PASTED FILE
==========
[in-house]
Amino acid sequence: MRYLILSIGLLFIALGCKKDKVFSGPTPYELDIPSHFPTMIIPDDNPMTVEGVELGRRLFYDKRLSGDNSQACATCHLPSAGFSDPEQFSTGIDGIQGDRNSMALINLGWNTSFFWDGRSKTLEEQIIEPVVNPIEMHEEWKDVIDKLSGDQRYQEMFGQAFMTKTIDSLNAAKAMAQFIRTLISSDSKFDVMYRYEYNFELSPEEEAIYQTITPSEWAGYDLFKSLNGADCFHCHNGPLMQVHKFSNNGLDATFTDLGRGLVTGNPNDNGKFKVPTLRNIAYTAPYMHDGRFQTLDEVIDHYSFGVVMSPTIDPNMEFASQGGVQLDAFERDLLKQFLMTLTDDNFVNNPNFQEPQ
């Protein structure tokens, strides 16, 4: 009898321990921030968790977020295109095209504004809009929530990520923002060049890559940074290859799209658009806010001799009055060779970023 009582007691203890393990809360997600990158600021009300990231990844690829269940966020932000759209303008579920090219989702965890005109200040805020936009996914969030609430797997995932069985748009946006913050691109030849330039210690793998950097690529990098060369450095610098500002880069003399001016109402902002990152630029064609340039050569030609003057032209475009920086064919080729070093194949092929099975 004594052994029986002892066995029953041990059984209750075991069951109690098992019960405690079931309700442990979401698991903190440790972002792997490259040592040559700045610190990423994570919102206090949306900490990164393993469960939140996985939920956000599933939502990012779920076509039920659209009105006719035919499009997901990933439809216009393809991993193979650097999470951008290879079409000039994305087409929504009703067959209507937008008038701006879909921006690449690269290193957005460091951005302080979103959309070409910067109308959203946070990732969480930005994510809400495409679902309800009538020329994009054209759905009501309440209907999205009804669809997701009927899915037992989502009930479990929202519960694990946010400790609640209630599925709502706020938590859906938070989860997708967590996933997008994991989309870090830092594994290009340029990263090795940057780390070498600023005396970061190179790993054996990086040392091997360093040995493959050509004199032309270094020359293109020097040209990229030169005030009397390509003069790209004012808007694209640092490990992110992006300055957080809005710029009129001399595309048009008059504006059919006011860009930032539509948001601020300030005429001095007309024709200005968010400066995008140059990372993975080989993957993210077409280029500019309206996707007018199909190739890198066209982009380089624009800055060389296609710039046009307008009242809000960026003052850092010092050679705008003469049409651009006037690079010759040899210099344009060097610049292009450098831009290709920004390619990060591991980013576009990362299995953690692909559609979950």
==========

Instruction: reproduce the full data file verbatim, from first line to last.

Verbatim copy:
[in-house]
Amino acid sequence: MRYLILSIGLLFIALGCKKDKVFSGPTPYELDIPSHFPTMIIPDDNPMTVEGVELGRRLFYDKRLSGDNSQACATCHLPSAGFSDPEQFSTGIDGIQGDRNSMALINLGWNTSFFWDGRSKTLEEQIIEPVVNPIEMHEEWKDVIDKLSGDQRYQEMFGQAFMTKTIDSLNAAKAMAQFIRTLISSDSKFDVMYRYEYNFELSPEEEAIYQTITPSEWAGYDLFKSLNGADCFHCHNGPLMQVHKFSNNGLDATFTDLGRGLVTGNPNDNGKFKVPTLRNIAYTAPYMHDGRFQTLDEVIDHYSFGVVMSPTIDPNMEFASQGGVQLDAFERDLLKQFLMTLTDDNFVNNPNFQEPQ
């Protein structure tokens, strides 16, 4: 009898321990921030968790977020295109095209504004809009929530990520923002060049890559940074290859799209658009806010001799009055060779970023 009582007691203890393990809360997600990158600021009300990231990844690829269940966020932000759209303008579920090219989702965890005109200040805020936009996914969030609430797997995932069985748009946006913050691109030849330039210690793998950097690529990098060369450095610098500002880069003399001016109402902002990152630029064609340039050569030609003057032209475009920086064919080729070093194949092929099975 004594052994029986002892066995029953041990059984209750075991069951109690098992019960405690079931309700442990979401698991903190440790972002792997490259040592040559700045610190990423994570919102206090949306900490990164393993469960939140996985939920956000599933939502990012779920076509039920659209009105006719035919499009997901990933439809216009393809991993193979650097999470951008290879079409000039994305087409929504009703067959209507937008008038701006879909921006690449690269290193957005460091951005302080979103959309070409910067109308959203946070990732969480930005994510809400495409679902309800009538020329994009054209759905009501309440209907999205009804669809997701009927899915037992989502009930479990929202519960694990946010400790609640209630599925709502706020938590859906938070989860997708967590996933997008994991989309870090830092594994290009340029990263090795940057780390070498600023005396970061190179790993054996990086040392091997360093040995493959050509004199032309270094020359293109020097040209990229030169005030009397390509003069790209004012808007694209640092490990992110992006300055957080809005710029009129001399595309048009008059504006059919006011860009930032539509948001601020300030005429001095007309024709200005968010400066995008140059990372993975080989993957993210077409280029500019309206996707007018199909190739890198066209982009380089624009800055060389296609710039046009307008009242809000960026003052850092010092050679705008003469049409651009006037690079010759040899210099344009060097610049292009450098831009290709920004390619990060591991980013576009990362299995953690692909559609979950």